A TEN-year-old Chippenham boy with cerebral palsy, who was unable to communicate before being taught by his mother, is on a crusade to help other children with learning difficulties, after overcoming his own disabilities.

Jonathon Bryan suffers from mobility issues, is non-verbal and was unable to communicate three years ago, despite attending several schools for children with special needs.

His mum, Chantal, started teaching him at home and he can now read, write and spell to communicate.

“He went to a number of special schools but when he was seven years old I started teaching him at home for only a few hours in the morning,” said Mrs Bryan, who has two other children, Susannah, aged seven, and Jemima, aged four, with husband, Christopher, 40.

“I taught him the basics like how to read, write and spell and he went on this amazing catch-up and is now in Year 5 at the local school.

“I do think it’s a problem in special needs schools, particularly for children like him who are non-verbal and given a diagnosis of profound learning difficulties. This is part of his crusade, children like him just aren’t taught.

“He was taught like in reception style, such as basic letters and sounds and basic numeracy. If I hadn’t taken him out and taught him myself he would still be at that stage.”

The youngster has now written to the Education Minister, Nicky Morgan, calling for more to be done to help non-verbal children in schools.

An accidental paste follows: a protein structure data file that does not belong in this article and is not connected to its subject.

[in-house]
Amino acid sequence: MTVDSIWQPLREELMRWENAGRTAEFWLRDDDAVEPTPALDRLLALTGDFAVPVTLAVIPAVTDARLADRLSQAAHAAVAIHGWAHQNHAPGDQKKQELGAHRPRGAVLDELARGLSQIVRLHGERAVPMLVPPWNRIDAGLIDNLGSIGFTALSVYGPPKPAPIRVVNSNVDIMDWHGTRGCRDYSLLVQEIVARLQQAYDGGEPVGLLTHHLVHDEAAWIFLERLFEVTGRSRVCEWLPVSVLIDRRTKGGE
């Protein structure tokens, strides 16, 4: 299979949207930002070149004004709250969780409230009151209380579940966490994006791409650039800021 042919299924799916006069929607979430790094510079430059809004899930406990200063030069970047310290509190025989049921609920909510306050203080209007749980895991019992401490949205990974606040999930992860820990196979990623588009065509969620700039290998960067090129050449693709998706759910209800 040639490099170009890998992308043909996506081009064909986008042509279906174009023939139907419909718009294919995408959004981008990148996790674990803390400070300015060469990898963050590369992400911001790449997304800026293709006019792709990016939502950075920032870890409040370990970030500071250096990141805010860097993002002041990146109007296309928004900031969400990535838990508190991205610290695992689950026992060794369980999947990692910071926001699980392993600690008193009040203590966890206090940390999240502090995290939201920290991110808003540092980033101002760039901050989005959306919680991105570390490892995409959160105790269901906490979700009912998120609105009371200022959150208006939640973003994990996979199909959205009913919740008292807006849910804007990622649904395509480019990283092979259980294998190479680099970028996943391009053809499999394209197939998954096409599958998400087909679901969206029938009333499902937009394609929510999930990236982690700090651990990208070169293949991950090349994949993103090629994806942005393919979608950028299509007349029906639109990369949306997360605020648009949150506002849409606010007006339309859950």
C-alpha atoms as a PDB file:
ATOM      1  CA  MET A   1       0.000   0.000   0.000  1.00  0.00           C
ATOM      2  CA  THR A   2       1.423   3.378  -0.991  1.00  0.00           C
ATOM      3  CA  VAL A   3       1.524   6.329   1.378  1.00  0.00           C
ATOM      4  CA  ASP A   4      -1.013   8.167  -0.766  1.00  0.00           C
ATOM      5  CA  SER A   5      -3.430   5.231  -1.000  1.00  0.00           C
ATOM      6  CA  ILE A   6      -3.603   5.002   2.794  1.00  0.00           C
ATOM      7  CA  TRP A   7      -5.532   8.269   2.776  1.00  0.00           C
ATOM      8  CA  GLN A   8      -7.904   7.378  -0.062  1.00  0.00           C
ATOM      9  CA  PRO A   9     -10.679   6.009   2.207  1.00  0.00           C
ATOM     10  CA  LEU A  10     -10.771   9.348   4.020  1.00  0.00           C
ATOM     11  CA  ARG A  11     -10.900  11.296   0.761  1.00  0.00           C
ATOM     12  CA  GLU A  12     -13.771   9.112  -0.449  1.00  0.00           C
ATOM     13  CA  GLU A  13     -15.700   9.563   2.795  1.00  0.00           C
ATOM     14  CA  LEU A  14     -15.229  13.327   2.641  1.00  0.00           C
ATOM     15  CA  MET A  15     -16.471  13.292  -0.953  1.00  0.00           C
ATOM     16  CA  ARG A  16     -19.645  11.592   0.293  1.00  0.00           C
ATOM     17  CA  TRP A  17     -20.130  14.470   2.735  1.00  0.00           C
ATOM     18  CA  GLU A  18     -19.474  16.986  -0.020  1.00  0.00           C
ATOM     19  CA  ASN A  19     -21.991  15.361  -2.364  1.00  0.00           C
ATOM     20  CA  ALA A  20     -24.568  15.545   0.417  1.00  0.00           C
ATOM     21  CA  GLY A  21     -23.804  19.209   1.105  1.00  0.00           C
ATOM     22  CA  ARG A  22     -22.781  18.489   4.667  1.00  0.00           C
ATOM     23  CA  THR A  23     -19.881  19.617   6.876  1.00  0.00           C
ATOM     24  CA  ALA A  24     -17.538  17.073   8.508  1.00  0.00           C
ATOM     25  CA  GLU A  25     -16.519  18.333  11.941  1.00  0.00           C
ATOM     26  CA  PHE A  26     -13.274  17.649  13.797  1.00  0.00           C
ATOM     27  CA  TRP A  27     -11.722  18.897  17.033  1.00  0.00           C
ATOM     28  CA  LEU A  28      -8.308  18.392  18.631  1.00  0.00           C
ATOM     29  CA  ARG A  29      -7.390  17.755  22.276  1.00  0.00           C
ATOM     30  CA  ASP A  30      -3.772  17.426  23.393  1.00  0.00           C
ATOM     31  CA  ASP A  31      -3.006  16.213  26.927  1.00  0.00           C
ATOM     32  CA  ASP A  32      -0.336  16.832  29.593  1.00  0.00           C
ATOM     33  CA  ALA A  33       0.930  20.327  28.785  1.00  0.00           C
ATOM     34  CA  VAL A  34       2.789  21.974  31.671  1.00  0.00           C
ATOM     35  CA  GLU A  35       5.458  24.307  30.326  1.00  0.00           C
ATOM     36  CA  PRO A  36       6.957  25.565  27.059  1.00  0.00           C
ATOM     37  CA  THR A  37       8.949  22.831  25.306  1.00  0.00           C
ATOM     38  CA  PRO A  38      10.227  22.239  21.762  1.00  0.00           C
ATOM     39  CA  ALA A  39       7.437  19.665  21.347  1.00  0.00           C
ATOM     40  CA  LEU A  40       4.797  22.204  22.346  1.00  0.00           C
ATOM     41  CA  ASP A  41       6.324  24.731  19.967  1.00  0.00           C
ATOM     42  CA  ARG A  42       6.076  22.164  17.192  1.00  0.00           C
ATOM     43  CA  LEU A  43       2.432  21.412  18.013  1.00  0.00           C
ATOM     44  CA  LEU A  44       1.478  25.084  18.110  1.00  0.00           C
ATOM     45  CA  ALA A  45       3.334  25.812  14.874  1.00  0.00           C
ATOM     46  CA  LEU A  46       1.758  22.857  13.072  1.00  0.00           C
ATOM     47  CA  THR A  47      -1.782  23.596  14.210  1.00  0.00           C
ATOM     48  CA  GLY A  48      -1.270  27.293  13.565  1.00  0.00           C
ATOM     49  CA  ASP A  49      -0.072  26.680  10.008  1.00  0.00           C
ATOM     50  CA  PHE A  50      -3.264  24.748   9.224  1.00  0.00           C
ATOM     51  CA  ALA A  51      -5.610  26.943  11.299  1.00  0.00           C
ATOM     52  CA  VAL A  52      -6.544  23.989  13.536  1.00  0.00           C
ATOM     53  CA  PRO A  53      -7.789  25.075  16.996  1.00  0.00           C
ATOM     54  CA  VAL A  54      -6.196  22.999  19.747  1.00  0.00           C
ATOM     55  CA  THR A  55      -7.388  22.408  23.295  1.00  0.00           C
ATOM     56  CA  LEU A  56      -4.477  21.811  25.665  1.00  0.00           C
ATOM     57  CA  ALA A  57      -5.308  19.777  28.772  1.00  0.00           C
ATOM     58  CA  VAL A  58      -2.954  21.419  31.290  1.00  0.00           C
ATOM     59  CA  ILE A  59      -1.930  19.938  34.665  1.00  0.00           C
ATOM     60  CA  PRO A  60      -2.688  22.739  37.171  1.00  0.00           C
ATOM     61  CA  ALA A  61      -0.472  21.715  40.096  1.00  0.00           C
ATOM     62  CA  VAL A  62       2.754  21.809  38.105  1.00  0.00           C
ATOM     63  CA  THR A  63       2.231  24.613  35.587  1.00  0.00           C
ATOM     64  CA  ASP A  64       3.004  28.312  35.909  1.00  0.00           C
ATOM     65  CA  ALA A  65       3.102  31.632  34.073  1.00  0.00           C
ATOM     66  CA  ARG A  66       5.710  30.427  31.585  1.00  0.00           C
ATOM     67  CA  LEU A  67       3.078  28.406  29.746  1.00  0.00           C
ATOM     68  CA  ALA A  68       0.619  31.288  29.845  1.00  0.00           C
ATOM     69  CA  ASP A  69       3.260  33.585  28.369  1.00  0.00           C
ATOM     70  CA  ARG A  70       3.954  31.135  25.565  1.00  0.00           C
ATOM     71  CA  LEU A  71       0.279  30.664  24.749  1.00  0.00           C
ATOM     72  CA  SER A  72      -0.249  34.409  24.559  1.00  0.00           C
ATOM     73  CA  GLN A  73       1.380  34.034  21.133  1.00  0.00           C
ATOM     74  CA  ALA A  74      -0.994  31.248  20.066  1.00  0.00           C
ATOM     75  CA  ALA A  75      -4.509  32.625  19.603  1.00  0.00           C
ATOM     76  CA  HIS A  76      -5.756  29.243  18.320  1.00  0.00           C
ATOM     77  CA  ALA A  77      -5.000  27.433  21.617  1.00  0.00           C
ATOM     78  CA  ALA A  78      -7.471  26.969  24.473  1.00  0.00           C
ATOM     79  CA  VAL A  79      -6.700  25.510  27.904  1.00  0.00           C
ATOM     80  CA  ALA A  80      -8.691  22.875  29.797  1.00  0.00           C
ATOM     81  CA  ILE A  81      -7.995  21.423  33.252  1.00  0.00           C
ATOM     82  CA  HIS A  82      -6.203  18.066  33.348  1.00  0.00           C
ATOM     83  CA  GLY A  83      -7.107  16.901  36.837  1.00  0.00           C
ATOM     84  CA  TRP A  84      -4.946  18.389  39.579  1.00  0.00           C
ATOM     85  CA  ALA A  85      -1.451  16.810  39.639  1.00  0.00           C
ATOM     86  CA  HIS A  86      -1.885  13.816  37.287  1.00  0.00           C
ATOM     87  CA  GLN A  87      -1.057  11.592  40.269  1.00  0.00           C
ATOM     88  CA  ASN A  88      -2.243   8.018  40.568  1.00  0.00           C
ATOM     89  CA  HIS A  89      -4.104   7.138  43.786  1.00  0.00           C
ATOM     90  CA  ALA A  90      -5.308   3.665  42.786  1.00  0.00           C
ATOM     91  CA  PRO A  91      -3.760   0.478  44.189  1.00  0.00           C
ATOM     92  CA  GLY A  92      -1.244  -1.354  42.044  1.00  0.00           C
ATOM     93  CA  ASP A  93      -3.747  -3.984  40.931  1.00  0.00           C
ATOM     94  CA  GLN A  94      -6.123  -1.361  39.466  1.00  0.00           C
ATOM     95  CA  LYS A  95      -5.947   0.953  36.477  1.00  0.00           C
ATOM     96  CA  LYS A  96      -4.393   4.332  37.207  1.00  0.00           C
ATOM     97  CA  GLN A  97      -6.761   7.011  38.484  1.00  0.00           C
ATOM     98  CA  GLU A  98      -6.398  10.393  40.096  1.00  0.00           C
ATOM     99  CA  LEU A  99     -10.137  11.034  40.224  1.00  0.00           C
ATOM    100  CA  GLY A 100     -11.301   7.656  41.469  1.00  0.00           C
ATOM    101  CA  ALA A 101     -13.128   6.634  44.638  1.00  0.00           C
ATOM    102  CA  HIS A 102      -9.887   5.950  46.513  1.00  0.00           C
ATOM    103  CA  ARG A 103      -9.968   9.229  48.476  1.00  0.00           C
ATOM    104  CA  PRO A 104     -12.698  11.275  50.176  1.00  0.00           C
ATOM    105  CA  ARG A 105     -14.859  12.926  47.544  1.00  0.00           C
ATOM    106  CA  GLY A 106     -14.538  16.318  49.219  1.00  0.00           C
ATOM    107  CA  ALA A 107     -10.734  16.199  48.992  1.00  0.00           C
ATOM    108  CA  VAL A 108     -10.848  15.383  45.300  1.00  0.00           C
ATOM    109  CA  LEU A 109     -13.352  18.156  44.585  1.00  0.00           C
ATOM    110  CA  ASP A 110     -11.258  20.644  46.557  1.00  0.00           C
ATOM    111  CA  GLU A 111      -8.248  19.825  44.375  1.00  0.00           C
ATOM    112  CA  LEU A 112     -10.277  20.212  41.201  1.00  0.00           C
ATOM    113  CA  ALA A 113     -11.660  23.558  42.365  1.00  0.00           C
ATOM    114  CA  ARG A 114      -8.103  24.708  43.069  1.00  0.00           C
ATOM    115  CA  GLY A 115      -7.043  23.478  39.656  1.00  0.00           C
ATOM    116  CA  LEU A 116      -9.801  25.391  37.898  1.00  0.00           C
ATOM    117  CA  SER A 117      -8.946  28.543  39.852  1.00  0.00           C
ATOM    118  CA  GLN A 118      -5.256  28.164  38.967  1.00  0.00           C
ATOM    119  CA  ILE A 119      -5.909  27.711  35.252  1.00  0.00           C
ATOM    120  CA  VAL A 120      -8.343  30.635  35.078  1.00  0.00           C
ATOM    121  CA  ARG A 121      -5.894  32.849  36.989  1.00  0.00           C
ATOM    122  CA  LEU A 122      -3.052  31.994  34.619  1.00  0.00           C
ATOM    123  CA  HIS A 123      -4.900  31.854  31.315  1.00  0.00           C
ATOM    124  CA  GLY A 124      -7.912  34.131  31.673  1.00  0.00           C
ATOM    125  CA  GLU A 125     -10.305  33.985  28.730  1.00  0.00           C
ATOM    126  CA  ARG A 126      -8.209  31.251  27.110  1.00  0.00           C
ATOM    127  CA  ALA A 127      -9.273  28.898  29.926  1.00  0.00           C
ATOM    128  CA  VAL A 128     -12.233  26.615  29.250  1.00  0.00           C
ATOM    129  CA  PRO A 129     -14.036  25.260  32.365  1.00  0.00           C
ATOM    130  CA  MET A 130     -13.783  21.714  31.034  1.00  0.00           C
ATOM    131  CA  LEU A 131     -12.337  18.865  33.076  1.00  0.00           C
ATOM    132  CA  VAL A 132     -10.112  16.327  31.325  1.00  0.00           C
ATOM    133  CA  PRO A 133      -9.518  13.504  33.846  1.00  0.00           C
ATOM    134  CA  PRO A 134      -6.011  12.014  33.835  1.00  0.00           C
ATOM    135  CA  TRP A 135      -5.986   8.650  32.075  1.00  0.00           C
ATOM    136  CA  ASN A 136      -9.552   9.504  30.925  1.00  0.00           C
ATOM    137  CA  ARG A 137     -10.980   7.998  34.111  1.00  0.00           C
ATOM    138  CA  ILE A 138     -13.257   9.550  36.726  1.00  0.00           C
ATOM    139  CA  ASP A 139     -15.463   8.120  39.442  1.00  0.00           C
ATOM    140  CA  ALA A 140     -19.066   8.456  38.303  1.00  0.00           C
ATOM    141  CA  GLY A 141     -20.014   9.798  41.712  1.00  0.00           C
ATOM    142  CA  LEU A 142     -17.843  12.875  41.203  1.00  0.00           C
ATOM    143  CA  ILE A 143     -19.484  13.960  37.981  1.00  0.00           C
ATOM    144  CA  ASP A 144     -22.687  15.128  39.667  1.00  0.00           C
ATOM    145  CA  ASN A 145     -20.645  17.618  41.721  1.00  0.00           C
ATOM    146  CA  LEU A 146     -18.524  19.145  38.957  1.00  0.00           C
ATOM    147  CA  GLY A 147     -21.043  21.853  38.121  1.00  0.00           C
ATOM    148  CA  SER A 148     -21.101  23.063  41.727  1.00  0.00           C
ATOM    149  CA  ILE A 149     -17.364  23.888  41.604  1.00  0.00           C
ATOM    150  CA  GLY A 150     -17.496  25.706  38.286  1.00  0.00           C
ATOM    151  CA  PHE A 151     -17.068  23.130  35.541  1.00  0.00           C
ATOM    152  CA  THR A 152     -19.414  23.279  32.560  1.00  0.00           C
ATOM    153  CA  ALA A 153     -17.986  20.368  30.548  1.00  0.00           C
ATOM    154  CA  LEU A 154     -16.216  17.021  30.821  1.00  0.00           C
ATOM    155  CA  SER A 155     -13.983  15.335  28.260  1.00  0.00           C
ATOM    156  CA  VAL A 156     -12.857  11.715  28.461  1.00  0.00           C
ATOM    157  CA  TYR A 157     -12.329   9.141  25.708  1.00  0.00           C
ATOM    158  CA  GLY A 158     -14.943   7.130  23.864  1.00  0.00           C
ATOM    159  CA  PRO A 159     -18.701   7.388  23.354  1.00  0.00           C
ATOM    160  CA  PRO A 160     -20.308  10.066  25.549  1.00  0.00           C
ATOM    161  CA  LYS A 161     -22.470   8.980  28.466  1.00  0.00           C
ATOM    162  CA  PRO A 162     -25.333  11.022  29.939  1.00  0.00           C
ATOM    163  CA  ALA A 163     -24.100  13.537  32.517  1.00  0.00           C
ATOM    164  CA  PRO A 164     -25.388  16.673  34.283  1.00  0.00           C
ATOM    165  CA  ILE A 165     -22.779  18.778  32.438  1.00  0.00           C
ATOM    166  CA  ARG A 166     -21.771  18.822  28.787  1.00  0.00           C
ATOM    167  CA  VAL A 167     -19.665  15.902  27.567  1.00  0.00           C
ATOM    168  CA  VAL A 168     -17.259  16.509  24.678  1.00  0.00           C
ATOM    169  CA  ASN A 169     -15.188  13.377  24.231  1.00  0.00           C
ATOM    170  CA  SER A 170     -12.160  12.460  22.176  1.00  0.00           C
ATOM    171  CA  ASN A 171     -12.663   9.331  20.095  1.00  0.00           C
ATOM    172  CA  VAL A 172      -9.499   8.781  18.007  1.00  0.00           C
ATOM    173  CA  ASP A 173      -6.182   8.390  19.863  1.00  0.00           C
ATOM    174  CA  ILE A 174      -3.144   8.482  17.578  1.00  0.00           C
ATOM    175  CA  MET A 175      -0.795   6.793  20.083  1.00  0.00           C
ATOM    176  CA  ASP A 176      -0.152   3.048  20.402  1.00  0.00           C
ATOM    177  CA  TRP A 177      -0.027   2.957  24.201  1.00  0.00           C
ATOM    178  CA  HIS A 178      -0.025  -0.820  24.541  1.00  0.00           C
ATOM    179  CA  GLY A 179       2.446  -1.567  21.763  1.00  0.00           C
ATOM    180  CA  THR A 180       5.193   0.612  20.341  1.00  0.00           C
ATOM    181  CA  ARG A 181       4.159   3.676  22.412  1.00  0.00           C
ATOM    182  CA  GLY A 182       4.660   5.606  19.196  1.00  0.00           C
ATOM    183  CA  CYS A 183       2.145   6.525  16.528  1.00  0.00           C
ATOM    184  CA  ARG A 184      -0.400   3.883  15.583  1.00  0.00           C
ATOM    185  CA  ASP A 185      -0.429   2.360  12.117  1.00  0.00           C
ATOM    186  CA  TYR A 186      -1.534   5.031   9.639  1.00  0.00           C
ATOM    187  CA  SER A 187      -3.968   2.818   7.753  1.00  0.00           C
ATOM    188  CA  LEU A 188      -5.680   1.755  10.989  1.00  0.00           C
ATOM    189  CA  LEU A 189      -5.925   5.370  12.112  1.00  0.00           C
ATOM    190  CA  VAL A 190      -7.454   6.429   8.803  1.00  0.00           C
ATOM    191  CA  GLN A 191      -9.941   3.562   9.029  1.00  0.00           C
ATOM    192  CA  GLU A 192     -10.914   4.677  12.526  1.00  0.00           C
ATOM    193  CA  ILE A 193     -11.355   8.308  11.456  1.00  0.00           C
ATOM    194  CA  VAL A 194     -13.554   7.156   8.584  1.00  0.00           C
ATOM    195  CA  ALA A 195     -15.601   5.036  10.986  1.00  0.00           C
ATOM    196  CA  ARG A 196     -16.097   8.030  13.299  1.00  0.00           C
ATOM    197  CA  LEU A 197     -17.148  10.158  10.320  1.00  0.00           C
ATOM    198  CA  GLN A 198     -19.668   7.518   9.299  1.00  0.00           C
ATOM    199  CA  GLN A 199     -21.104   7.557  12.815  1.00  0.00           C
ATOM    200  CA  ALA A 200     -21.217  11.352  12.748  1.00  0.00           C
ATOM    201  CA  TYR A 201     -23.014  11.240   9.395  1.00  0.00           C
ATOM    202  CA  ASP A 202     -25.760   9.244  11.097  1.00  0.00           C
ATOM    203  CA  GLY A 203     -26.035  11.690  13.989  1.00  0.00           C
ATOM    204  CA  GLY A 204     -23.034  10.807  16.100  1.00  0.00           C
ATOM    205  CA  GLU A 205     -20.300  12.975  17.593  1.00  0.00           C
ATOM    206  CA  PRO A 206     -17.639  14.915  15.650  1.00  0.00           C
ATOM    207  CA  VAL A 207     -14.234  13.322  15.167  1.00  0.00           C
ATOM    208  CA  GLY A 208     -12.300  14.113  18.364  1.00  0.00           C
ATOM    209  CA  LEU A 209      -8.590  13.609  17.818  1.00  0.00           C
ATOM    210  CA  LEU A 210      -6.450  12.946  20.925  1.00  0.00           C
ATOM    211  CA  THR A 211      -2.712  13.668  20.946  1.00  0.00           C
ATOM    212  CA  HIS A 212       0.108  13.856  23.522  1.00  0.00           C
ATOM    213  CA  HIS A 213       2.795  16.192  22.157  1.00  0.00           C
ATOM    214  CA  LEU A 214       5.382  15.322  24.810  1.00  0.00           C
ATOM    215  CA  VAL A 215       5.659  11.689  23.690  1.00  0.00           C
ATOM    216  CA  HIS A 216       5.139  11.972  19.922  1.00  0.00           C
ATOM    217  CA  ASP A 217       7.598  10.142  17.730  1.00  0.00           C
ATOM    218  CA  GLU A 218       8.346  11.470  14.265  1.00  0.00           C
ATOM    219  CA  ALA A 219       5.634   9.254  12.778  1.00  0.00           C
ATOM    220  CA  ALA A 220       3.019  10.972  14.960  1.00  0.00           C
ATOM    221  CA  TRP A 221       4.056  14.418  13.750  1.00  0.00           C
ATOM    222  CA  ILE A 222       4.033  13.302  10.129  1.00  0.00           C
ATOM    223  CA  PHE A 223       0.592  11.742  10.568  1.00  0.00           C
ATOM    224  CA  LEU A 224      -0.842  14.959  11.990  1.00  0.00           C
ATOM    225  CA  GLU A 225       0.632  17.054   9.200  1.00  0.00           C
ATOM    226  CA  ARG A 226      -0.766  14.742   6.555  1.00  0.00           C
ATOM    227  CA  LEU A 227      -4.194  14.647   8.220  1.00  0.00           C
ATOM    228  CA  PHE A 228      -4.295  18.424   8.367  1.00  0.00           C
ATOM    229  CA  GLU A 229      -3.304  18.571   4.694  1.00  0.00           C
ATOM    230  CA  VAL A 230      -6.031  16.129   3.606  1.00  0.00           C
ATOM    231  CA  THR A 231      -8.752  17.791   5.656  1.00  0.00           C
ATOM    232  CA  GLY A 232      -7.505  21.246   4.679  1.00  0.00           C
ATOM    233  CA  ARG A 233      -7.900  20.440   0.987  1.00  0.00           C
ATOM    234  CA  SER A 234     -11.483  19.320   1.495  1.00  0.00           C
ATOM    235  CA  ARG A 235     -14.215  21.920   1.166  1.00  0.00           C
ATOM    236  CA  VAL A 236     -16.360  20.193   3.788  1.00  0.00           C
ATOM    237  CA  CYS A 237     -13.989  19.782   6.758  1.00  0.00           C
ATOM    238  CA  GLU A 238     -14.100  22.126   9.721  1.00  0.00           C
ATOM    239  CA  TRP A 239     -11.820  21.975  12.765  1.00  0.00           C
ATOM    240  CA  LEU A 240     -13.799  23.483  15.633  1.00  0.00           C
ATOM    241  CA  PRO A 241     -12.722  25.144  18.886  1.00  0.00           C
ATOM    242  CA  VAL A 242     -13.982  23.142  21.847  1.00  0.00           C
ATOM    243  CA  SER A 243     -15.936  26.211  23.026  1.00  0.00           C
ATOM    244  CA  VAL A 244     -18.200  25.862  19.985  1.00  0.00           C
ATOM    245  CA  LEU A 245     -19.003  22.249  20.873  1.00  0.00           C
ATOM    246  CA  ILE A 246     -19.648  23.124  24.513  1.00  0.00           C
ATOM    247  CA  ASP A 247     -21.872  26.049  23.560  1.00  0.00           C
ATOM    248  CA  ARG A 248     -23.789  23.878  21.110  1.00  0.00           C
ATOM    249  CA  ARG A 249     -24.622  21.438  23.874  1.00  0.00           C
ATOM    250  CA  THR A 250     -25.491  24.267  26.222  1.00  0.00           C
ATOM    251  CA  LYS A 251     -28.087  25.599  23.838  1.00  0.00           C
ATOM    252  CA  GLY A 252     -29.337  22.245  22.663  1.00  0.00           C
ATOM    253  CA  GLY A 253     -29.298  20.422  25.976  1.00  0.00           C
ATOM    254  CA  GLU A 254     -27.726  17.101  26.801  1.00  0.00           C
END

In his letter he said: “What brings me incredible sorrow is watching my non-verbal friends in wheelchairs miss out on the fullness of life because no-one believes that they are worth teaching literacy to, and waiting locked in for someone to give them a chance to have a voice.

“Disabled children with communication issues are not being taught in special schools. They are being babysat!

“Underestimating special needs children is robbing them of their right to education and communication. Until this is seen as the abuse it is, nothing will change. Reforming the special needs curriculum must be a priority.”

The youngster, who now attends Stanton St Quintin Primary School, uses a spelling board – which consists of groups of letters and colours – to communicate and spent 30 hours writing a 500-word story for a BBC Radio 2 competition.

“He wrote the whole story on his own and wrote about a time when he was in hospital when he was seriously ill and about being half way between heaven and halfway being here,” added Mrs Bryan.

“At the time he could only say yes and no but since then he’s been telling us about this time and more.

“For a ten-year-old he’s very insightful and it’s amazing to be able to have a conversation with him and to really talk to him about anything.”

A DfE spokesperson said: “All pupils, regardless of their circumstances, should have access to a broad and balanced curriculum, which includes language and literacy. We are clear that we expect teachers to set high expectations for their pupils, to plan lessons so that they are accessible and ensure that there are no barriers to their achievement.

“We have made fundamental changes to the way the special educational needs and disabilities (SEND) support system works for families by replacing (SEN) statements with integrated and personalised educational health and care plans – meaning children and young people are supported, where they need it, until they turn 25, helping them to achieve their full potential, both in education and later life.

“Ensuring teachers are trained to have an understanding of the needs of pupils with SEND is a key part of our drive to give all children access to the education they deserve. The Education Secretary has confirmed that SEND training will form part of the new core content for initial teacher training. Further detail on this will be published in due course.”

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